Maze Ransomware, the infamous team behind many attacks has now attacked North America’s largest wire and cable manufacturer. The hacker group has exfiltrated company data from its site and affected computers firm-wide. Further, the team has demanded to pay $6 million in ransom to not to publish the data.
Southwire, the victim of this case and a producer of industrial and household cables for more than half of North America. With billions of dollars in revenue, this famous wire making company is owned and run by a family for seven decades. Having more than 7,500 employees, Southwire is listed in Forbes list of America’s largest private companies.
On Monday morning, the company’s site was subjected to hack with the admins finding a ransom note asking the company to pay 850 BTC. That translates to around $6 million. The ransom note was posted in Imgur and a topic was initiated in a subreddit already. Under which, a Reddit user (Sooze16) probably an employee of that firm has explained the situation as,
“I went into the offices yesterday afternoon. Everyone was headed home – no computers. Looks like their site is still down. The IT guy that was there told me that the plant called him at 5 am asking how to shut the servers down. Bad time of year not to be shipping.”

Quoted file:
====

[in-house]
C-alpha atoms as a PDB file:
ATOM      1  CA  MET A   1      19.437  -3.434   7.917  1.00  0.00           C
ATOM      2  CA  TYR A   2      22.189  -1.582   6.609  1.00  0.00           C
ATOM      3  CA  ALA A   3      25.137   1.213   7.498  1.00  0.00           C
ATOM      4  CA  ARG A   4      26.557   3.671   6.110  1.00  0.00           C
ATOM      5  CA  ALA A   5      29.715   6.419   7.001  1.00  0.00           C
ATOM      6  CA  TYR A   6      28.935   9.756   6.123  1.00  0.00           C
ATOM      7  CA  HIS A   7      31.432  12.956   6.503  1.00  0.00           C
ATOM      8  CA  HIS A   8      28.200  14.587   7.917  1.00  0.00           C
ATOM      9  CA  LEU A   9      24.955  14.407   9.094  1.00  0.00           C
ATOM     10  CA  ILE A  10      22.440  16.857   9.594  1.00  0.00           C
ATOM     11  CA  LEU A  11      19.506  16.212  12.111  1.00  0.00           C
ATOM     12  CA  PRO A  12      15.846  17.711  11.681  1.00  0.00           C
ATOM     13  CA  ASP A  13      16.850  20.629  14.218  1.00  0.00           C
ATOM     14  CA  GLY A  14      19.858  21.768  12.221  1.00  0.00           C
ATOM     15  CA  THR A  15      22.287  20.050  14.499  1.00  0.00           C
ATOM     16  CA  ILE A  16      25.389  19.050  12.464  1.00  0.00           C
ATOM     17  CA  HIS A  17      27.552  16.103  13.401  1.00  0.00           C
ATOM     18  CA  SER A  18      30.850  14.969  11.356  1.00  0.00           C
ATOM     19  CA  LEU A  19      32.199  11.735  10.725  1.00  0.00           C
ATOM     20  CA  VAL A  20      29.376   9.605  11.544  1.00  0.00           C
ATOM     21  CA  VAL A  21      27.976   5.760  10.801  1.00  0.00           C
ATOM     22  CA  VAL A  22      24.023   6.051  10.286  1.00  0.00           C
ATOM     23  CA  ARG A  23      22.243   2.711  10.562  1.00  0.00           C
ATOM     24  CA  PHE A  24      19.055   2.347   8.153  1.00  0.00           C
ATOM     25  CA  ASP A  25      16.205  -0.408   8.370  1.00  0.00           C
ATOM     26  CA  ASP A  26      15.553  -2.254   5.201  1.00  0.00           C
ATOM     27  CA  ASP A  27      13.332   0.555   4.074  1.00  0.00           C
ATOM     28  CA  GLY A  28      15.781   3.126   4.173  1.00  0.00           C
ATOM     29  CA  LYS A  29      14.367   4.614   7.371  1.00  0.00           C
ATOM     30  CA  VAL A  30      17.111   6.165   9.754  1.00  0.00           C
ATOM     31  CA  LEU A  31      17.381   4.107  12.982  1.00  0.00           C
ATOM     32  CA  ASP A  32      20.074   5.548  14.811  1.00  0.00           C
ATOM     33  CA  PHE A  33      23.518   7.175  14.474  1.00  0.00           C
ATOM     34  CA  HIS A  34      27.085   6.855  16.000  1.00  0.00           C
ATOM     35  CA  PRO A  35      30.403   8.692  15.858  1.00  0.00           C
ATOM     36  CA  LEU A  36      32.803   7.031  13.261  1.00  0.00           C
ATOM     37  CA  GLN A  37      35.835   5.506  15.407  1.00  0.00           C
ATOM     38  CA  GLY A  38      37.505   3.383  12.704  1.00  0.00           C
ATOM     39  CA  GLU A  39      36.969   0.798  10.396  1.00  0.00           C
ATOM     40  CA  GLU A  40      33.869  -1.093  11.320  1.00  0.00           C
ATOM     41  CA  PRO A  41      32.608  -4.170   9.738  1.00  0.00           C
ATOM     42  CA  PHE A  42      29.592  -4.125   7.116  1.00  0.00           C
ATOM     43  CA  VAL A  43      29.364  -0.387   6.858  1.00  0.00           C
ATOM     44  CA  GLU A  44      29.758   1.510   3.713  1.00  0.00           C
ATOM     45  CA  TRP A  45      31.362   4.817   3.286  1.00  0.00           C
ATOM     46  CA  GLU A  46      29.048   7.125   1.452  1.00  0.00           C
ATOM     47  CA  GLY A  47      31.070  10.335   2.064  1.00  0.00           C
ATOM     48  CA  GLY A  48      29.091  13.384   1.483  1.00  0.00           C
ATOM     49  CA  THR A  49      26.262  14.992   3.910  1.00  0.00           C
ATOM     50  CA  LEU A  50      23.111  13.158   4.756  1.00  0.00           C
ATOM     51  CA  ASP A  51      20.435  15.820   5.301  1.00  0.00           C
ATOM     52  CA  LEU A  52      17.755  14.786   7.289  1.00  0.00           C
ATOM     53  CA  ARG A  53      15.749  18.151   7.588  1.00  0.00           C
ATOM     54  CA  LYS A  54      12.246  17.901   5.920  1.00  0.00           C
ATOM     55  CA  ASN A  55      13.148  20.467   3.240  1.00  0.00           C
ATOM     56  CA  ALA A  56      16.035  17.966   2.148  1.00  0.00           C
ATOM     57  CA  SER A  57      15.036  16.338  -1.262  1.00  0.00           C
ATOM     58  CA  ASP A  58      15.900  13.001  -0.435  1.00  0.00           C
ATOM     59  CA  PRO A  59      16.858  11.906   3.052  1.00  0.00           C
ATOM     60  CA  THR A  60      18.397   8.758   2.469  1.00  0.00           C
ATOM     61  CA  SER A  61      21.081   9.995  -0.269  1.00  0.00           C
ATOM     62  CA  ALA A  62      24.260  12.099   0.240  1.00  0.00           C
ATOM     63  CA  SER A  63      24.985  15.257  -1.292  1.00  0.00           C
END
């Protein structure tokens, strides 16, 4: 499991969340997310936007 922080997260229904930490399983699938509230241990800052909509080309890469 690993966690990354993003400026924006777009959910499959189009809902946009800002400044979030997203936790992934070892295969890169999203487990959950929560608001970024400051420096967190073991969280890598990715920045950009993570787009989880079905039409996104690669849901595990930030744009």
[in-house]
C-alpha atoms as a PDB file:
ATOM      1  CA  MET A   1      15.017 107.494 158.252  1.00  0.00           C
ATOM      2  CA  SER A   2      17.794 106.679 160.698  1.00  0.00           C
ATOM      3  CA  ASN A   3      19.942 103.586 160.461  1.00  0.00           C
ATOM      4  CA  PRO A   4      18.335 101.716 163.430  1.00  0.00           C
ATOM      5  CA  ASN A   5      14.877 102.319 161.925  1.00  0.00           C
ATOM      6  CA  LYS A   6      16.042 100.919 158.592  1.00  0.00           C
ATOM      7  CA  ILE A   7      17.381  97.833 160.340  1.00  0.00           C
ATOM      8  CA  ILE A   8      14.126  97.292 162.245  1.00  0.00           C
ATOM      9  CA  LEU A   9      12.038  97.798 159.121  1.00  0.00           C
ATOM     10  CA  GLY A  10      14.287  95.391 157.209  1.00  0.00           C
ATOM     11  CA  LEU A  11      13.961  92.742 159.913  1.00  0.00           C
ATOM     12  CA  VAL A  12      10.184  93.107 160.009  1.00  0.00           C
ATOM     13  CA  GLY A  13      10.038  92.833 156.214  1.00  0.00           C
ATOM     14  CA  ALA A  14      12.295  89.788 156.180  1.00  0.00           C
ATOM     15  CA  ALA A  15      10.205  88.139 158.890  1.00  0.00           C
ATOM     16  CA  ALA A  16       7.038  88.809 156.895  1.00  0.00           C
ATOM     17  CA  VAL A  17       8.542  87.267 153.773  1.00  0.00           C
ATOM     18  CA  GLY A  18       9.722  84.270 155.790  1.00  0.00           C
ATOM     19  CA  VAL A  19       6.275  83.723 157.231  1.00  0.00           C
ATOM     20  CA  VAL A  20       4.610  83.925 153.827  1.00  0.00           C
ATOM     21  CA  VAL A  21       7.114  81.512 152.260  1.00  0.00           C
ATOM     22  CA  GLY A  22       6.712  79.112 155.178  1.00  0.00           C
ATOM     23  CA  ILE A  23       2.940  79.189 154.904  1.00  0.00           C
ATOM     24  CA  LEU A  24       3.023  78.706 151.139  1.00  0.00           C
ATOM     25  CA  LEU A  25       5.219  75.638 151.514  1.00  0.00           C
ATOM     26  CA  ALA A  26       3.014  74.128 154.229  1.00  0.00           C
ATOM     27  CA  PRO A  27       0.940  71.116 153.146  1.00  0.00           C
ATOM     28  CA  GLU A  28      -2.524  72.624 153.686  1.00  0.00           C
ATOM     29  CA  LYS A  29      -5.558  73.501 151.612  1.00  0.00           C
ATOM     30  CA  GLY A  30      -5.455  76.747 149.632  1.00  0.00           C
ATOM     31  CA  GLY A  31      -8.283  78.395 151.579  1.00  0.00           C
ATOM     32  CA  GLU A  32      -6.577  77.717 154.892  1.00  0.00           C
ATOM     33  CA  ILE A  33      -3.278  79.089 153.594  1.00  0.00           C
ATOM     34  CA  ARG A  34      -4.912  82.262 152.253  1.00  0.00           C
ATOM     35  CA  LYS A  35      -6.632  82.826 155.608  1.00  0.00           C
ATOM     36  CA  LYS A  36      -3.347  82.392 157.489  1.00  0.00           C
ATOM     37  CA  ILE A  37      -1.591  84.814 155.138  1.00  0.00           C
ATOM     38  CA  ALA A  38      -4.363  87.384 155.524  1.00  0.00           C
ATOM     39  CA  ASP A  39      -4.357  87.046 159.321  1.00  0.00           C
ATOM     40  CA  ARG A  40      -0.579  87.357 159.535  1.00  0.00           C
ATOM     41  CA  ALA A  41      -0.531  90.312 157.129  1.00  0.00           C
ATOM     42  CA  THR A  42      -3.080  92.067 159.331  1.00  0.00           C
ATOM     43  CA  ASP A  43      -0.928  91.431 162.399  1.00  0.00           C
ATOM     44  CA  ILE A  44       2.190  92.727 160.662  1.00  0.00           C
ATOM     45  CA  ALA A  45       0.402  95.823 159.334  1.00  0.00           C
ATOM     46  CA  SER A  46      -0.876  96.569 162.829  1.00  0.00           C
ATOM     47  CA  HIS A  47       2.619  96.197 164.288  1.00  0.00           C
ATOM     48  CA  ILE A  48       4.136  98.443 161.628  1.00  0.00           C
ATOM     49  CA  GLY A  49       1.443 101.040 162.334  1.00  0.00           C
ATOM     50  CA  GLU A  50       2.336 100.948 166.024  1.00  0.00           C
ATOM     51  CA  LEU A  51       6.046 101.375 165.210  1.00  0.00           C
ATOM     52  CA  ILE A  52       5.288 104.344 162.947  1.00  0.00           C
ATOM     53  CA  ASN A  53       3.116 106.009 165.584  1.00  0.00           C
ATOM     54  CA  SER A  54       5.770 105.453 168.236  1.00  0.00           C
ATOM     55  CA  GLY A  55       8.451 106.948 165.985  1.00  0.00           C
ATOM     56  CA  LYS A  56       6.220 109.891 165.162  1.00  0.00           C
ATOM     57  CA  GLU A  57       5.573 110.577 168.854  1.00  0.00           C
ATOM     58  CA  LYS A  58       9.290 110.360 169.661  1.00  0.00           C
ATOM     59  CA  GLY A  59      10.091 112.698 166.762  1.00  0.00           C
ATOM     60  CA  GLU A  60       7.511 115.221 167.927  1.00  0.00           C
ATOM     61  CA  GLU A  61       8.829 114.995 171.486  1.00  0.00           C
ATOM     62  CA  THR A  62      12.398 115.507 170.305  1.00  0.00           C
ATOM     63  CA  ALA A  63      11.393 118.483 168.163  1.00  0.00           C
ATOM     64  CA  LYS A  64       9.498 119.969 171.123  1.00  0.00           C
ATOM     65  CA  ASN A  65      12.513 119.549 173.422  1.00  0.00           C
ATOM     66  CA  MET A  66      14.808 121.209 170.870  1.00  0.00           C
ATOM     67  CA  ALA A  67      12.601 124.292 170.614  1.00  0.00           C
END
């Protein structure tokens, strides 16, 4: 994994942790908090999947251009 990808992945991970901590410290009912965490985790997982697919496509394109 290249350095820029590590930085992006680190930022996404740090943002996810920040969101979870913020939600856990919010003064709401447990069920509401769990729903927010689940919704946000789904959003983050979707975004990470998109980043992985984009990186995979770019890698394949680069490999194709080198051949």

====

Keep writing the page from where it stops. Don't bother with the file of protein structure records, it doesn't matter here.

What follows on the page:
Though the company hadn’t made an official announcement of this hack yet, they’ve responded to BleepingComputer’s mails and talked to Atlanta Business Chronicle. Jason Pollard, VP of Talent Acquisition and Communications told to the Chronicle as, “We immediately self-quarantined by shutting down the entire network”, referencing the early morning attack.
Further, “The safety of our employees, the quality of our products and our commitment to our customers are critically important to us. Today, we’re bringing critical systems back online, prioritizing manufacturing and shipping functions that enable us to create and send the product to our customers. We are dedicated to restoring all systems and bringing all of our employees back to work as safely and as quickly as possible” Pollard said.
The site seemed to be live at the time of writing this article but isn’t displaying images.